Extending marriage to same-sex couples in Georgia would generate an estimated $78.8 million in spending to the state’s economy and could generate more than 900 new jobs over three years, according to a new study.
Researchers at the Williams Institute, an independent think tank at UCLA’s School of Law, estimates that — based on 2010 U.S. Census data — 21,318 same-sex couples live in Georgia. Of those couples, the Institute estimates that 50 percent (10,659 couples) would choose to marry in the first three years, a pattern that has been observed in Massachusetts and elsewhere.
Over 6,800 marriages would occur in the first year alone, and bring up to $50.4 million in revenue to the state of Georgia that year.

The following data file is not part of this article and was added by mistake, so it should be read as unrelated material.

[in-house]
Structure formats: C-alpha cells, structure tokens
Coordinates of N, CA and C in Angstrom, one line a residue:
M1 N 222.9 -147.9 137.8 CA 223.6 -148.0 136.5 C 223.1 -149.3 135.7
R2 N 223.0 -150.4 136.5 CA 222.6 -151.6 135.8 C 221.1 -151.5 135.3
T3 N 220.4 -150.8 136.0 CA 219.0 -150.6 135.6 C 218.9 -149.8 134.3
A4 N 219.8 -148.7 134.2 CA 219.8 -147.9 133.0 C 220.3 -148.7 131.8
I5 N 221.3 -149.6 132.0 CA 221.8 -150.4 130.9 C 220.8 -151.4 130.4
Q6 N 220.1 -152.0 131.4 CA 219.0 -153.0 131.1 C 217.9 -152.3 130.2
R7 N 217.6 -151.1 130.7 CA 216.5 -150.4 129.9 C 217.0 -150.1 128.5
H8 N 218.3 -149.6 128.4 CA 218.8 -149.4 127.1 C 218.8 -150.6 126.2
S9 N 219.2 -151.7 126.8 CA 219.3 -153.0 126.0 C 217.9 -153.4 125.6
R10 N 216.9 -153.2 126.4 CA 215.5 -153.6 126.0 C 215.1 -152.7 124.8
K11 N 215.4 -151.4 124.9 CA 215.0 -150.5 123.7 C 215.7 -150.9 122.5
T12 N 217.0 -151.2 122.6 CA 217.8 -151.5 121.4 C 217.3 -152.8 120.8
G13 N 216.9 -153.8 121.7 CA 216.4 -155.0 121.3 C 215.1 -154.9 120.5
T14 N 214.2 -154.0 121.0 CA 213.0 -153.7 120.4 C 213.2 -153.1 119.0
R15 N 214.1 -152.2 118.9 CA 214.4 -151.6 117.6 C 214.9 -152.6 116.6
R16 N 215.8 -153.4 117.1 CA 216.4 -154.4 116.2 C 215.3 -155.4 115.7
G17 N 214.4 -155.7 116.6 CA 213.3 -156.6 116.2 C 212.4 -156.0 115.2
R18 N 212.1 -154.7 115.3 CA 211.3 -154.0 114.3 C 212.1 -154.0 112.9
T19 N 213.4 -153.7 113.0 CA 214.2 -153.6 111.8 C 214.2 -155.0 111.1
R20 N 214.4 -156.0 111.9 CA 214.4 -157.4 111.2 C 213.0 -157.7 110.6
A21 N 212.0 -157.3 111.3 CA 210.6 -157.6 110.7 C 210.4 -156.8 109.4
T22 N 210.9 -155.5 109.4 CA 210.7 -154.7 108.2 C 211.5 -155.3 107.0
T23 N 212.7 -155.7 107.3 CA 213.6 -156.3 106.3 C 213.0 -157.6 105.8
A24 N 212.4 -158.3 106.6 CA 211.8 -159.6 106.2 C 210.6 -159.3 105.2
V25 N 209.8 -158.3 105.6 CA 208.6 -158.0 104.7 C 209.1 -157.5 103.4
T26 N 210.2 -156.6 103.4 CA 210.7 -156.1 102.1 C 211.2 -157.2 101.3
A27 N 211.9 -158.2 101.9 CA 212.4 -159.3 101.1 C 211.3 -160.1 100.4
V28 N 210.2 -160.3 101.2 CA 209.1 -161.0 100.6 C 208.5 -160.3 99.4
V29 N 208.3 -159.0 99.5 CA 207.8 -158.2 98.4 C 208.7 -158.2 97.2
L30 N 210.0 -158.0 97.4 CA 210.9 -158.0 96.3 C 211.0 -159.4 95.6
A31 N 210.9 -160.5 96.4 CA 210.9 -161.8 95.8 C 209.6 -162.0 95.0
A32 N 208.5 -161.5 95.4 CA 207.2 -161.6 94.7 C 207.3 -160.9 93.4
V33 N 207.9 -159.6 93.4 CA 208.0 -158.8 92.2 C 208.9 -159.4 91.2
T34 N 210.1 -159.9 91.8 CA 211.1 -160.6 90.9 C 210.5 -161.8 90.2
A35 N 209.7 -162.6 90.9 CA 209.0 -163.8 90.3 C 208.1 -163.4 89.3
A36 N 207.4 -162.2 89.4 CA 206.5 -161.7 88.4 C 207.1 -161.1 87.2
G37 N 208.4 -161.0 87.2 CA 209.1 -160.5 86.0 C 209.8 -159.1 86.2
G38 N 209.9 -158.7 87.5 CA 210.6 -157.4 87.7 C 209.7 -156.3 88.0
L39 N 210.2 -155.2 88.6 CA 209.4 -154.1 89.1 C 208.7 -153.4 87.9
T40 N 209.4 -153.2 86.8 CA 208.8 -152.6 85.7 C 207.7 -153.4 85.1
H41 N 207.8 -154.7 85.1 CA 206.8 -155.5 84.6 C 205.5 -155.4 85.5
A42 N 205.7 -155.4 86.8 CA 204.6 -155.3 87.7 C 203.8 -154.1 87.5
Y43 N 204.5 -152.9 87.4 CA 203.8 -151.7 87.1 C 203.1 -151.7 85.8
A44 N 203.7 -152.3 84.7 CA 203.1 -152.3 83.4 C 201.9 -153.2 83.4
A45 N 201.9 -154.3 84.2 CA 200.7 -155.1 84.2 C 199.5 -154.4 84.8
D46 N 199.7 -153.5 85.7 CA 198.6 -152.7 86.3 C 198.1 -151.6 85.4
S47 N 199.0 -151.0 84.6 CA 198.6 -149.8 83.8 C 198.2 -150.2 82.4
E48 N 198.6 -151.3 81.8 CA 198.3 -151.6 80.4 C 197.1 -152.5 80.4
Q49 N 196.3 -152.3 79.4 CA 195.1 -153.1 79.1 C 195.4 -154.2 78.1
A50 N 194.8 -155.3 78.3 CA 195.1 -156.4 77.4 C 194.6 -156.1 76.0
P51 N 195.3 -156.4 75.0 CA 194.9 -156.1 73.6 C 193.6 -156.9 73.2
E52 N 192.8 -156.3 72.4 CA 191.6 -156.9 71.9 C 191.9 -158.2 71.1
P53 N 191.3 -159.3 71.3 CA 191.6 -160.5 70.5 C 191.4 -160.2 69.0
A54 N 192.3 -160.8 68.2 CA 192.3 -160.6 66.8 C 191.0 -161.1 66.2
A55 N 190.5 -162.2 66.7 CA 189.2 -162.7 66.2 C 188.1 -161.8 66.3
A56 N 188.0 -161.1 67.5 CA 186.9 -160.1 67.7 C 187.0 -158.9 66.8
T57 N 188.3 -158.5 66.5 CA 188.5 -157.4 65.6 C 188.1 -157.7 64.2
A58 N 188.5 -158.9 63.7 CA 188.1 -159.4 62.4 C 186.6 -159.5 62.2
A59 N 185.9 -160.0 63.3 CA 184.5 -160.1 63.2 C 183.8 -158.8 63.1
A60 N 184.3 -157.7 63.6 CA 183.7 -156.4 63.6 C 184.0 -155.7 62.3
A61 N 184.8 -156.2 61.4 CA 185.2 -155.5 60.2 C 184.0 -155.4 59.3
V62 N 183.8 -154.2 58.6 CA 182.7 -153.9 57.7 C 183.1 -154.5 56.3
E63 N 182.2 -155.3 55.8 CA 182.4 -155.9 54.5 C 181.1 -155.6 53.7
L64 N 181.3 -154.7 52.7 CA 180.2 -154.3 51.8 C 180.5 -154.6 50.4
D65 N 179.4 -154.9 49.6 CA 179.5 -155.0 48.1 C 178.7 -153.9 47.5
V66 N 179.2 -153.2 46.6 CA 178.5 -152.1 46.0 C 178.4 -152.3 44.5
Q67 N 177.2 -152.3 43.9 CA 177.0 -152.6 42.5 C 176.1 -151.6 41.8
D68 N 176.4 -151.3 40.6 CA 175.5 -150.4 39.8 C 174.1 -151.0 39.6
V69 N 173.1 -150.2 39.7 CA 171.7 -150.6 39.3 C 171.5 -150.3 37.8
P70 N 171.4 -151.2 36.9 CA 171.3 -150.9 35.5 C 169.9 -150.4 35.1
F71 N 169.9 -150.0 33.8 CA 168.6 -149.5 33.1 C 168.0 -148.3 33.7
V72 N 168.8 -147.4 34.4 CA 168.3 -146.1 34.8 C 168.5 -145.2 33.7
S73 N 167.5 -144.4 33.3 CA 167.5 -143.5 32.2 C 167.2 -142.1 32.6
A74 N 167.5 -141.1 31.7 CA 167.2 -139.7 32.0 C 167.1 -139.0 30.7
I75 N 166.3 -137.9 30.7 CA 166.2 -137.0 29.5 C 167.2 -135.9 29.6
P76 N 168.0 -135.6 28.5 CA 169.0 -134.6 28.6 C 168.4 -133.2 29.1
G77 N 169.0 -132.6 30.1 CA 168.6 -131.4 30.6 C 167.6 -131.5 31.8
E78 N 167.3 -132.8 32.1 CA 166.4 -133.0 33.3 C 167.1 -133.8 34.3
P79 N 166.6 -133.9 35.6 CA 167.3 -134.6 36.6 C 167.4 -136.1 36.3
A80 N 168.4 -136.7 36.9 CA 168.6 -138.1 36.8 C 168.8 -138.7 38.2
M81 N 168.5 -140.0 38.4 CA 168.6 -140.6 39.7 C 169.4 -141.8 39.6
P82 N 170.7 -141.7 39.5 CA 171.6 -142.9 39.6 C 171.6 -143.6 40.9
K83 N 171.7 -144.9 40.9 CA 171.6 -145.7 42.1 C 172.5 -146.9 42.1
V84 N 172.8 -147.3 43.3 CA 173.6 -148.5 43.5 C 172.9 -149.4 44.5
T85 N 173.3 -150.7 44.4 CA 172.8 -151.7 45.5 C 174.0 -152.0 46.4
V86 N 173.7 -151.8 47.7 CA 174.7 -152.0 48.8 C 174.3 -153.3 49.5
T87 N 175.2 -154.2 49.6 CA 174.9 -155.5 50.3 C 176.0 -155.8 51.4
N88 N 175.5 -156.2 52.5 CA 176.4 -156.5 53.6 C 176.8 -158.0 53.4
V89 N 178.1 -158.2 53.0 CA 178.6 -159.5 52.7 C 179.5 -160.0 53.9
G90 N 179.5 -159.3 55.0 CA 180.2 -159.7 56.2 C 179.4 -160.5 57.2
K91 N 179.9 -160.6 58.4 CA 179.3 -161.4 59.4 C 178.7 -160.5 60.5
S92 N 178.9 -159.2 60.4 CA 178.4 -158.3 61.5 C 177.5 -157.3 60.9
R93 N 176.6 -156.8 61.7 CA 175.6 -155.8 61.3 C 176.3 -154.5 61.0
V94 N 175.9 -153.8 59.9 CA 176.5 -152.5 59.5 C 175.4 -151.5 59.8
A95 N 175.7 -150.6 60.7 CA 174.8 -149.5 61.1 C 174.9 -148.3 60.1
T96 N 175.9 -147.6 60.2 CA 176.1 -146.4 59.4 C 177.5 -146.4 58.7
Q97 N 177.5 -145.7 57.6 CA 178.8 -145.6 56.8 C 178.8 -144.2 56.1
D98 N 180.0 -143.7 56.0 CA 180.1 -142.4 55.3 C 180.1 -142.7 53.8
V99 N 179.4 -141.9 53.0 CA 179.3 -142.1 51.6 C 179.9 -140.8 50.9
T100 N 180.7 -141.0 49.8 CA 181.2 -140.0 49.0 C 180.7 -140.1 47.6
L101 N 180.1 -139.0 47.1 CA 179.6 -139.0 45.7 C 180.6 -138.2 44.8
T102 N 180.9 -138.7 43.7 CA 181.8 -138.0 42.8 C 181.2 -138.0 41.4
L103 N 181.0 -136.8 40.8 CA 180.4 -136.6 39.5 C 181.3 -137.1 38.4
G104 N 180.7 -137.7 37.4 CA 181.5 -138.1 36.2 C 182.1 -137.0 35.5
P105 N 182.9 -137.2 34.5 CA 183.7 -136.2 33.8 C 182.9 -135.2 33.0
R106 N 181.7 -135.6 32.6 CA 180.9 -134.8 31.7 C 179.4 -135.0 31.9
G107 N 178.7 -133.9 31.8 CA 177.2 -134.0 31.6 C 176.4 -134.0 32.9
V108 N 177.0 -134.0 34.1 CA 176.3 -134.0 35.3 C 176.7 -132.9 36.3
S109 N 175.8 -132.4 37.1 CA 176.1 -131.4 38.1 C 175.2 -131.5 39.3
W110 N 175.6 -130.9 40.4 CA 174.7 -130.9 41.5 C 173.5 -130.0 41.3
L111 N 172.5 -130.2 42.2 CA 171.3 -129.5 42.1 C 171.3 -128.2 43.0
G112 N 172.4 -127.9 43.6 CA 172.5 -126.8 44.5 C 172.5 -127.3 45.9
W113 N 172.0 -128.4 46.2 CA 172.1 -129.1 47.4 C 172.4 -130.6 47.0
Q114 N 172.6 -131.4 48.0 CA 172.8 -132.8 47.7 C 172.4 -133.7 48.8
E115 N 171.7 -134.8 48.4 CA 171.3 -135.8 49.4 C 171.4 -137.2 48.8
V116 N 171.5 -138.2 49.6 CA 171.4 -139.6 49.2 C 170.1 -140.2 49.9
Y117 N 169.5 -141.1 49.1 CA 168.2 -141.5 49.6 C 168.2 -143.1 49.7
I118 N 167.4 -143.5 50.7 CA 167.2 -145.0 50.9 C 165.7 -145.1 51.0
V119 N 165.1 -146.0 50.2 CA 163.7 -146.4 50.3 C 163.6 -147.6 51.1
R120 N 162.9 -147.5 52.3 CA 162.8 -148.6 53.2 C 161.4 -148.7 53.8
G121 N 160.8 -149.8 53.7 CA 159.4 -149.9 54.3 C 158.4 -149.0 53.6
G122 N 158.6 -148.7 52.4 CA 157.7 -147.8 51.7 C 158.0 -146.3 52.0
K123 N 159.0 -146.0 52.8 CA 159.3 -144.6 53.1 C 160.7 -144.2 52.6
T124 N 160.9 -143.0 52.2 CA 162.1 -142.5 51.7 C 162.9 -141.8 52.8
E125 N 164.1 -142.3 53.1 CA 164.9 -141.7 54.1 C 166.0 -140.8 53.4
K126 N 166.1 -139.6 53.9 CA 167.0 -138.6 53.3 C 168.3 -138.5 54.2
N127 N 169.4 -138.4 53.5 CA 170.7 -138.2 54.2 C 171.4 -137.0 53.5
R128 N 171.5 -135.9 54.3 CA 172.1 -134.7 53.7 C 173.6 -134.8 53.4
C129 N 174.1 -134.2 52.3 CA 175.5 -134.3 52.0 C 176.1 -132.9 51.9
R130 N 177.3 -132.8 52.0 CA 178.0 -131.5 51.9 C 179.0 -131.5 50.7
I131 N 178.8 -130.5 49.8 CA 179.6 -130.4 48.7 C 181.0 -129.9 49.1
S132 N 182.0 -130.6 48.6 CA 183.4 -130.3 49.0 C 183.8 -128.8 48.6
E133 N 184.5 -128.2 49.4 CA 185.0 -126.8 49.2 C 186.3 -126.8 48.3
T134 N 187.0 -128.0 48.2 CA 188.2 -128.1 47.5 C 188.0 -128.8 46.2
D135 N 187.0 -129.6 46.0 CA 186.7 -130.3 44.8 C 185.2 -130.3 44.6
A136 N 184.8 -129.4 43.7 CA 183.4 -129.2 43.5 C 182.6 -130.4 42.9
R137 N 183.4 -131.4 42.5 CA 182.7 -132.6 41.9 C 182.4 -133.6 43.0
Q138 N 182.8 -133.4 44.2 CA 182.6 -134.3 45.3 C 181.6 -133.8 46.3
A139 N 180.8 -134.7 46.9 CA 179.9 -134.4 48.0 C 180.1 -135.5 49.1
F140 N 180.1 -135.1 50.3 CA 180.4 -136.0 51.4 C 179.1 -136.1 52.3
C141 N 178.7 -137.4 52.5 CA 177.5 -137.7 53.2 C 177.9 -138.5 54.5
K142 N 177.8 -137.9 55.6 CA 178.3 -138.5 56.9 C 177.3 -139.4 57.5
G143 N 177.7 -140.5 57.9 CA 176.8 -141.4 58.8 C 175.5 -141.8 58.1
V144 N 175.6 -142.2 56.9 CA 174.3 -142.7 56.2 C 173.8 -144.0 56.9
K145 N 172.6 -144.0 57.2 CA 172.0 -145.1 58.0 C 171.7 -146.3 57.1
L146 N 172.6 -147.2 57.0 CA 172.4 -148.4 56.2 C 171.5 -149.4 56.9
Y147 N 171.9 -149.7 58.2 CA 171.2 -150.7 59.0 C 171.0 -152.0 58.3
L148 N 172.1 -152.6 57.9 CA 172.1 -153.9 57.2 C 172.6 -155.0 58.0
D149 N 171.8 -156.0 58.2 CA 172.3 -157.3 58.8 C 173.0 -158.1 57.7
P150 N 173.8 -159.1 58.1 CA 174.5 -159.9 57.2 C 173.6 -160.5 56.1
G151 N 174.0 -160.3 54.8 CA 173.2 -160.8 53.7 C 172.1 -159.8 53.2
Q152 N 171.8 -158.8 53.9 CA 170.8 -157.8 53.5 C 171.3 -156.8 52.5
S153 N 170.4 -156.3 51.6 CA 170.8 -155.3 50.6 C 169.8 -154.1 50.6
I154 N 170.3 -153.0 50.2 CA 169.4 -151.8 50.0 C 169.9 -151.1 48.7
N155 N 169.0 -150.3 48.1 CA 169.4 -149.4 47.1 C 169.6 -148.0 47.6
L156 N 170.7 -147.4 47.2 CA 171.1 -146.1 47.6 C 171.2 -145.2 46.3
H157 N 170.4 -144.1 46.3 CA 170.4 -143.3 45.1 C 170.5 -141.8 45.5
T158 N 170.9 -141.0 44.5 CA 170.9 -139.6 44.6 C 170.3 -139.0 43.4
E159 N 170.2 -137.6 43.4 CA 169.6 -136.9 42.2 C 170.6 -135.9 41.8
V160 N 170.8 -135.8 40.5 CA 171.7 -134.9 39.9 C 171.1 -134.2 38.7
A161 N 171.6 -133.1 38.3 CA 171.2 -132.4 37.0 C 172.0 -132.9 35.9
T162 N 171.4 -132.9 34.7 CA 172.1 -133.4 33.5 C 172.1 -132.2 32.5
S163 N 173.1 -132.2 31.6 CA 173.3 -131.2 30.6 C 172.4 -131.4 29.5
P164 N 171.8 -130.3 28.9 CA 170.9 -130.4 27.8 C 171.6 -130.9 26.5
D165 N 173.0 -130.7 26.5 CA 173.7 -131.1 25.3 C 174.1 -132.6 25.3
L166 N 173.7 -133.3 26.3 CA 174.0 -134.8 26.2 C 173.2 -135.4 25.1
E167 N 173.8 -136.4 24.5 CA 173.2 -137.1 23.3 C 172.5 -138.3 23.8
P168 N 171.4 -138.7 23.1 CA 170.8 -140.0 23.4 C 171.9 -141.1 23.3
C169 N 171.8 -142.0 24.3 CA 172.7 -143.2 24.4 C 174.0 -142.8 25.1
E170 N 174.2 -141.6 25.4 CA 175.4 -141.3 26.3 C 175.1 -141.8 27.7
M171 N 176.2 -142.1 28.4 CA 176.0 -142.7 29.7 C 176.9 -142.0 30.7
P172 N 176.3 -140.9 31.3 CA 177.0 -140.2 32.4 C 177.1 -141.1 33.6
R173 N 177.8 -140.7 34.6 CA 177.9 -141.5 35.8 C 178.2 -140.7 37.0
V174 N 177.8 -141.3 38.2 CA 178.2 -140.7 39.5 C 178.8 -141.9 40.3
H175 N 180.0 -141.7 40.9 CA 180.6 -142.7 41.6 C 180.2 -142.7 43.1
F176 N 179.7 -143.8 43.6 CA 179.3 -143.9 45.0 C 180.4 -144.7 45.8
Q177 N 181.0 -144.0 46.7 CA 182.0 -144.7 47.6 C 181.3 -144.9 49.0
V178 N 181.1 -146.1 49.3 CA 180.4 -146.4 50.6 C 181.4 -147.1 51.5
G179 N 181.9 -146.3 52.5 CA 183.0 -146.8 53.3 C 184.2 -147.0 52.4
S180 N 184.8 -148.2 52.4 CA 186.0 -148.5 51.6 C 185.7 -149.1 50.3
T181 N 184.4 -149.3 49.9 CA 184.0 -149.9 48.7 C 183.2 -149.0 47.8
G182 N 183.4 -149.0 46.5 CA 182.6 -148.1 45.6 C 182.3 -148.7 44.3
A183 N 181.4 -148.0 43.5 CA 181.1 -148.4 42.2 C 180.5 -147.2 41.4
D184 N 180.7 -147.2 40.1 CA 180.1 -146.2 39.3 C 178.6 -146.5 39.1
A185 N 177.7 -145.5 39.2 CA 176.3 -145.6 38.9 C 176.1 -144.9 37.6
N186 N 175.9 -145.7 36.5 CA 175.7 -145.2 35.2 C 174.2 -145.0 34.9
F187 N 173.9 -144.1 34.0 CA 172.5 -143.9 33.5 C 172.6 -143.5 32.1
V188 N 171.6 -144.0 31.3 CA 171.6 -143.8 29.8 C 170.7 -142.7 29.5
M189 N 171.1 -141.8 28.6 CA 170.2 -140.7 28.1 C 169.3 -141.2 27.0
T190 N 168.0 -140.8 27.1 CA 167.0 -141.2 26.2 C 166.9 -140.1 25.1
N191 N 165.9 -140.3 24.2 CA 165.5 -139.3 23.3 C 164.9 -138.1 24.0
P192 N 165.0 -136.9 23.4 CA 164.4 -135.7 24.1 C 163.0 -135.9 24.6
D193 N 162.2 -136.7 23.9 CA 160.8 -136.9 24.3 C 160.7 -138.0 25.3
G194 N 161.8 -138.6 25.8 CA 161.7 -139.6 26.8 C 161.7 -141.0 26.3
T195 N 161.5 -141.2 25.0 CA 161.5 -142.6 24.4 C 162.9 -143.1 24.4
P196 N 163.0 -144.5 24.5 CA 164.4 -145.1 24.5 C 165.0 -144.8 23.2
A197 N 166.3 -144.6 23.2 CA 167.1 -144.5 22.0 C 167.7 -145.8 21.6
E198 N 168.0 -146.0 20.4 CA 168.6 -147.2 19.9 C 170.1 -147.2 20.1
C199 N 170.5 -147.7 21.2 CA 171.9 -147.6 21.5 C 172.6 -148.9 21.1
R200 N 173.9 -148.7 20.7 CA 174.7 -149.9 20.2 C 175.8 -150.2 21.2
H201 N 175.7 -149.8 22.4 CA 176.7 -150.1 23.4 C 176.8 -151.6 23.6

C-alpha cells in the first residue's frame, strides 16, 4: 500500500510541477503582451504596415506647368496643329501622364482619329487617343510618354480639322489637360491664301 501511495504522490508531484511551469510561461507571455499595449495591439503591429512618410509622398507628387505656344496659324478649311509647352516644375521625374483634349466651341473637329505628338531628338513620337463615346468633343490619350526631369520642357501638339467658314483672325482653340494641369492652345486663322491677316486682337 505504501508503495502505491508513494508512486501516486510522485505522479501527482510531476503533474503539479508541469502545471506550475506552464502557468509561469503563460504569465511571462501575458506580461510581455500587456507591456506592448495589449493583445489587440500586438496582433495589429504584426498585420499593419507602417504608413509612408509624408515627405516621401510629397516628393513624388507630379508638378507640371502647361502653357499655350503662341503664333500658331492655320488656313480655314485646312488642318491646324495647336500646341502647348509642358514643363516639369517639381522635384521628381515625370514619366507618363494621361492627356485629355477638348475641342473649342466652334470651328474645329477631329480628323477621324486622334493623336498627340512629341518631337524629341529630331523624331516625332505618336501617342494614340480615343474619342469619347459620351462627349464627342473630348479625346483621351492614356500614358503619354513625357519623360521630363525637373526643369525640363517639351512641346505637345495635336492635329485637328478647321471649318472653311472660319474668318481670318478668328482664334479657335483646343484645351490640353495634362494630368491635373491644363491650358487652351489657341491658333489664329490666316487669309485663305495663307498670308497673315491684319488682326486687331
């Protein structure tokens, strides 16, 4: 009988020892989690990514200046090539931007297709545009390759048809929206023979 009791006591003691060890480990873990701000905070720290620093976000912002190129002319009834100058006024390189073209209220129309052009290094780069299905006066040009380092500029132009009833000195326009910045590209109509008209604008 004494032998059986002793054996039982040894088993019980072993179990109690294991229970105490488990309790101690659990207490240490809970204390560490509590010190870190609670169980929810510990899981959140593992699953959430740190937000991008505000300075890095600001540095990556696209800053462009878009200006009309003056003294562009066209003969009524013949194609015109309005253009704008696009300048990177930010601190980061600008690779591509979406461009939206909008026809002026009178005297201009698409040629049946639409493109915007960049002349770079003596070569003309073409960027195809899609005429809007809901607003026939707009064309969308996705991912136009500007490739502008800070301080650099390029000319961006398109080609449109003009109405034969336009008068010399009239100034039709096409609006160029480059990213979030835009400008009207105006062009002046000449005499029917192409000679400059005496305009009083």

“This study confirms that all Georgians benefit from marriage for same-sex couples, not just the LGBT community,” said study author, M.V. Lee Badgett;
Key findings include:
- 10,659 in-state same-sex couples would choose to marry in the three years following an opening of marriage to same-sex couples in Georgia.
The total spending on wedding arrangements and tourism by resident same-sex couples and their guests would add an estimated $78.8 million to the state and local economy of Georgia over the course of three years, with a $50.4 million boost in the first year alone. This economic boost would add $5.5 million in sales tax revenue to the state coffer.
Spending related to same-sex couples’ wedding ceremonies and celebrations could generate up to 988 full- and part-time jobs in the state.
In April, Lambda Legal filed a lawsuit in federal court seeking the freedom to marry for unmarried same-sex couples and recognition of marriages entered by same-sex couples in other jurisdictions.